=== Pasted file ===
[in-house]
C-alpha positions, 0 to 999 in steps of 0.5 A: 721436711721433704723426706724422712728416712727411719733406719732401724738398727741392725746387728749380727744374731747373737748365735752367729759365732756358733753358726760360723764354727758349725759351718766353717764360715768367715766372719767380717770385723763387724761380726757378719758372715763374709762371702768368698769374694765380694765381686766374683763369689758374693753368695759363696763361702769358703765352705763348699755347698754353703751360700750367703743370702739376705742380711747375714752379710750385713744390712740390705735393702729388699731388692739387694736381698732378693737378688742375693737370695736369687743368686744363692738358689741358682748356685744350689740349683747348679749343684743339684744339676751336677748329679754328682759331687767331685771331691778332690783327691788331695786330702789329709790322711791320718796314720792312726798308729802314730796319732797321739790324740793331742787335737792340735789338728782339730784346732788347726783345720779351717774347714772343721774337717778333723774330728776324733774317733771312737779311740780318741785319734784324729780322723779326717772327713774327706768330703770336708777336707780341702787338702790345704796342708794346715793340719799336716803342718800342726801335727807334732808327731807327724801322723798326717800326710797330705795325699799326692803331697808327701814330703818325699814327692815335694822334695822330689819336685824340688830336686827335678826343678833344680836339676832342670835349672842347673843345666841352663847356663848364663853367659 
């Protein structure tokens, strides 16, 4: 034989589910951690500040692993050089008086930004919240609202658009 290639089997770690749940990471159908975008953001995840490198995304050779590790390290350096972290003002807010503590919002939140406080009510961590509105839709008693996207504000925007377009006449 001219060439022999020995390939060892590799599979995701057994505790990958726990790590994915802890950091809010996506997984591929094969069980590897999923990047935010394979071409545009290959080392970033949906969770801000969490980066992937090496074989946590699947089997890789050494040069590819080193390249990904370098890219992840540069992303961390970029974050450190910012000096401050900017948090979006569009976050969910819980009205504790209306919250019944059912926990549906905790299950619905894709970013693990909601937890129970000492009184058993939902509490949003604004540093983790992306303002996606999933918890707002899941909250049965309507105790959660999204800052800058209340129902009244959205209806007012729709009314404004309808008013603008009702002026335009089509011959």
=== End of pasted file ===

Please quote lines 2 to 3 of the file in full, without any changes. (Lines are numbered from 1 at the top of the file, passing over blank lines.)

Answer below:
C-alpha positions, 0 to 999 in steps of 0.5 A: 721436711721433704723426706724422712728416712727411719733406719732401724738398727741392725746387728749380727744374731747373737748365735752367729759365732756358733753358726760360723764354727758349725759351718766353717764360715768367715766372719767380717770385723763387724761380726757378719758372715763374709762371702768368698769374694765380694765381686766374683763369689758374693753368695759363696763361702769358703765352705763348699755347698754353703751360700750367703743370702739376705742380711747375714752379710750385713744390712740390705735393702729388699731388692739387694736381698732378693737378688742375693737370695736369687743368686744363692738358689741358682748356685744350689740349683747348679749343684743339684744339676751336677748329679754328682759331687767331685771331691778332690783327691788331695786330702789329709790322711791320718796314720792312726798308729802314730796319732797321739790324740793331742787335737792340735789338728782339730784346732788347726783345720779351717774347714772343721774337717778333723774330728776324733774317733771312737779311740780318741785319734784324729780322723779326717772327713774327706768330703770336708777336707780341702787338702790345704796342708794346715793340719799336716803342718800342726801335727807334732808327731807327724801322723798326717800326710797330705795325699799326692803331697808327701814330703818325699814327692815335694822334695822330689819336685824340688830336686827335678826343678833344680836339676832342670835349672842347673843345666841352663847356663848364663853367659 
């Protein structure tokens, strides 16, 4: 034989589910951690500040692993050089008086930004919240609202658009 290639089997770690749940990471159908975008953001995840490198995304050779590790390290350096972290003002807010503590919002939140406080009510961590509105839709008693996207504000925007377009006449 001219060439022999020995390939060892590799599979995701057994505790990958726990790590994915802890950091809010996506997984591929094969069980590897999923990047935010394979071409545009290959080392970033949906969770801000969490980066992937090496074989946590699947089997890789050494040069590819080193390249990904370098890219992840540069992303961390970029974050450190910012000096401050900017948090979006569009976050969910819980009205504790209306919250019944059912926990549906905790299950619905894709970013693990909601937890129970000492009184058993939902509490949003604004540093983790992306303002996606999933918890707002899941909250049965309507105790959660999204800052800058209340129902009244959205209806007012729709009314404004309808008013603008009702002026335009089509011959």